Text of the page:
Surefire ways to make enemies on a plane and how the recent FlySafair 'racism' debacle checked a few boxes
Airplane anxiety is one thing. Being in a small, enclosed space and not being mindful of the people around you or the fact that you're actually in this confined spaced for a length of time until you reach your destination is another.
Airplane etiquette and knowing the rules are crucial in this modern era of frequent air travel.
These days, incidents are more prolific thanks to the ease with which they are shared on social media - and while these can sometimes lead to criminal prosecution, they can end amicably, serving as a lesson to just 'be lekker', as so the saying goes.
This was recently the case with Mihlali Ndamase, who accused the FlySafair of racism, alleging that one of the airline staff referred to herself and friends as "animals". News24 recently reported on the incident aboard flight FA 229 from George to Johannesburg, on Sunday 12 May.
FlySafair spokesperson Kirby Gordon at the time said, "Ms Ndamase and her travel companions were deemed to be unruly, possibly due to intoxication. As you know, South African Civil Aviation Law clearly states that not obeying the instructions of or interrupting in the duties of a cabin attendant is a criminal offence.
"This is obviously essential because while our teams are there to see to the comfort of our customers, their primary role is to ensure everyone’s safety aboard an aircraft. The cabin crew on duty followed procedure, which ultimately resulted in their alerting SAPS who came aboard to escort Ms Ndamase and her companions off the aircraft."
A joint statement posted by Flysafair saying "Mihlali and FlySafair have since come together to discuss the events on Sunday night’s incident in great detail". The full statement reads as follows...
"It was identified that there were some unfortunate misunderstandings on both sides, but both parties are in agreement that discrimination, is an issue that we as South Africans need to continue to eradicate in order to build our future.
"The parties discussed the complexities of discrimination which can be explicit or implied, conscious or unconscious, deliberate or accidental, and agreed that there is a lot of work to be done in our country to bring attention to these nuances. Both also reached common ground on the fundamental importance of flawless aviation safety management and appropriate behaviour aboard an aircraft.
"FlySafair expressed their regret at the situation. “We want all of our customers to have an excellent experience aboard our aircraft and to feel safe in all regards.” says Kirby Gordon, Head of Sales & Distribution.
In response to the racism allegations Gordon says, "FlySafair is the proud employer of 1017 people from diverse backgrounds and we obviously whole-heartedly condemn discrimination on any basis. Discrimination of any kind falls foul of our culture and our policies, and an employee found guilty of the same would be managed to the full extent of the law."
READ: This open letter from 'just a flight attendant' will make you think twice about being a #shamelesspassenger
With all mid-flight altercations in mind, here's a passenger etiquette re-cap to ensure you avoid making enemies on planes:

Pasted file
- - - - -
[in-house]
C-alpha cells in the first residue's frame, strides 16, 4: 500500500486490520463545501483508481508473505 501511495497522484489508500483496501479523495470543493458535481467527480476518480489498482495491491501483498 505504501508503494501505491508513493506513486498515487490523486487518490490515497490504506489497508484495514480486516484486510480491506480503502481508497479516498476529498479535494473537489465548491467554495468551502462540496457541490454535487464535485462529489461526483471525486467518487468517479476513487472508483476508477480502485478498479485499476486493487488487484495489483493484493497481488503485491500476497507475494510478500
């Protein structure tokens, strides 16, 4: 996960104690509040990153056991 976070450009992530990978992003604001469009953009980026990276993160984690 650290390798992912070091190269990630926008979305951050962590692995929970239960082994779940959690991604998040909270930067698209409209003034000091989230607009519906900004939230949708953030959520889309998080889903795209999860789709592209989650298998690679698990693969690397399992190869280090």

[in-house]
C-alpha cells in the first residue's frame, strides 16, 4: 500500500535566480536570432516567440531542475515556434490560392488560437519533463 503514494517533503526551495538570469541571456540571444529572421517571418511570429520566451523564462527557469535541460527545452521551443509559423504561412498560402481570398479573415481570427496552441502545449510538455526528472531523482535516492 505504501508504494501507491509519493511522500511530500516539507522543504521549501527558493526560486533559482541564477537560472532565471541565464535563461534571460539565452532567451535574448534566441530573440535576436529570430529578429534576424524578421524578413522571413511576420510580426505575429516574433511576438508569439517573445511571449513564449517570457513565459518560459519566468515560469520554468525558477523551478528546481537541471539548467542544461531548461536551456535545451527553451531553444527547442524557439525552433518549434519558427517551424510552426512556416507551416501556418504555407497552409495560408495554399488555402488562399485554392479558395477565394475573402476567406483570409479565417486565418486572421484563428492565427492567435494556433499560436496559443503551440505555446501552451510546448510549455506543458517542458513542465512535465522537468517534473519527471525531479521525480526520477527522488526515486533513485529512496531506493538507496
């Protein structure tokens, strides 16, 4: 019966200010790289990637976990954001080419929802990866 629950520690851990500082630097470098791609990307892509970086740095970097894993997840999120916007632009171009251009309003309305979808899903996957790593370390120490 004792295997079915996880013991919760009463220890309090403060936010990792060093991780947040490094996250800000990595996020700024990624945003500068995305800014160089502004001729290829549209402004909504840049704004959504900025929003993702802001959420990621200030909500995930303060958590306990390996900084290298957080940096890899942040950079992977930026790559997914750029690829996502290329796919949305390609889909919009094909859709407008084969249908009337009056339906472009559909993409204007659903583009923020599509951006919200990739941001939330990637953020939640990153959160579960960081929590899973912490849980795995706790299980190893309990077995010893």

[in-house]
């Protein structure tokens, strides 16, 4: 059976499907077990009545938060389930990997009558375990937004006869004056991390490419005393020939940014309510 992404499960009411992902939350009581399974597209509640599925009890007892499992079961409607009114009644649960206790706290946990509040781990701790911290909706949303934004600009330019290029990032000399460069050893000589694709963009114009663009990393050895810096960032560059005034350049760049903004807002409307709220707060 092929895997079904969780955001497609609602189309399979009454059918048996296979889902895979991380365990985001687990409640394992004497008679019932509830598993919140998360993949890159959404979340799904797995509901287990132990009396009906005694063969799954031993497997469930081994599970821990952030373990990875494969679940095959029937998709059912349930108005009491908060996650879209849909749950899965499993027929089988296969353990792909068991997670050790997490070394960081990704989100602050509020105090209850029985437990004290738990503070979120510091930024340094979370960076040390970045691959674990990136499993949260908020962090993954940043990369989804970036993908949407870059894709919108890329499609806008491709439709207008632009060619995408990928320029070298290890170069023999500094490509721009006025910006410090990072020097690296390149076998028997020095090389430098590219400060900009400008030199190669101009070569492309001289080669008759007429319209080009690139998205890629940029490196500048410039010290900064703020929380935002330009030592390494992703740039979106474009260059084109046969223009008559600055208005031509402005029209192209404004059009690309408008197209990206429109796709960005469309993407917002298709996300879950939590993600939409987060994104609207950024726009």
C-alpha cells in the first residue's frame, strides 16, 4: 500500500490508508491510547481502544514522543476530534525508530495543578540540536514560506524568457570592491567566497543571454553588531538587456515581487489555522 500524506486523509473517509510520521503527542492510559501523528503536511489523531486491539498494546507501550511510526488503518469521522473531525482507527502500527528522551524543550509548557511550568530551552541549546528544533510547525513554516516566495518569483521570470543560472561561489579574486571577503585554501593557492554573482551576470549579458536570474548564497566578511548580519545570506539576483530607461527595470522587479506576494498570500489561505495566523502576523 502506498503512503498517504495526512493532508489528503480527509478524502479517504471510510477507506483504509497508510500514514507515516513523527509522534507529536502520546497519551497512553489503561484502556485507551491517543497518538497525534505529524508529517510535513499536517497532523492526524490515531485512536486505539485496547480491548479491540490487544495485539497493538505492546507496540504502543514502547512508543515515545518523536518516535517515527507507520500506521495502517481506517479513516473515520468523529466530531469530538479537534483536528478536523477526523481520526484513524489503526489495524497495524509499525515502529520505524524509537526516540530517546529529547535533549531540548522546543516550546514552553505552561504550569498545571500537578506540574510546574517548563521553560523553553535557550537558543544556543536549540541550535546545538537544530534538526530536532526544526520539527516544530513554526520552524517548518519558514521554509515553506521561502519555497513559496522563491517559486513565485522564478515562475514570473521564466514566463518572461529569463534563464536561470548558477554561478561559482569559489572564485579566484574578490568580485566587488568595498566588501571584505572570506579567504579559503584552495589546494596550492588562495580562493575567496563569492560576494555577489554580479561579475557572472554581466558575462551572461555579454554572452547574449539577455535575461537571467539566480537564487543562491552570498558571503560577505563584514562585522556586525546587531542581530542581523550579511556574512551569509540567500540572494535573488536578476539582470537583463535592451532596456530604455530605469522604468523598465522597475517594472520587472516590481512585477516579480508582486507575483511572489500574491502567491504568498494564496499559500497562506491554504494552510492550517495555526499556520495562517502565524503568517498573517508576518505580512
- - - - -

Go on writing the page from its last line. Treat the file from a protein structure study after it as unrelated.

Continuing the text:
- Being loud or not using earphones.
It's a confined space. Consider the personal space of the passenger next to you and we don't just mean physical space, we mean the auditory space too.
- If you can’t lift your own bag, don’t carry it on.
How would you feel if someone couldn’t lift their bag into the overhead compartment and then dropped it on you? Also, exceeding the restricted hand luggage rules means you are encroaching on the cabin bag space of your fellow passengers. Not cool.
- When the Cabin crew give you an instruction, listen.
Contrary to popular belief, Flight attendants are so much more than trolley dollies. They are fully trained in CPR and emergency safety protocol, including how to disarm a bomb. If they ask you to switch off you phone or to check your behaviour in any way - it's best to comply. Fighting back or being obnoxious means they can call the cops. And very often, they will.
- Switching seats.
You are morally obligated to offer to switch seats so someone can sit next to their child, elderly, or sick person in their accompaniment. Otherwise, you have the right to refuse the request.
- Don't recline in economy.
The amount of extra comfort you gain is nothing compared to the chain reaction of pain you have just set off behind you. And if you must recline, then turn around and ask the person behind you if it’s OK with them.
- Middle seat gets the arm rests.
The unlucky soul in the middle seat has one thing going for them: sole ownership of the middle armrests. At best, you can sort-of lean your elbow on the tiny edge of the armrest, and if they aren’t using it, you still can’t use it.
- Allowing your kids to run a mock
We've in the camp of never judging a parent struggling to calm an unhappy baby during a flight. But parents who allow their kids to kick seatbacks or simply be unruly without any reprimand - not so much. Don't ignore your kids. Prepare for the flight beforehand to ensure they're happy flyers and not unhappy irk-ers of fellow passengers.
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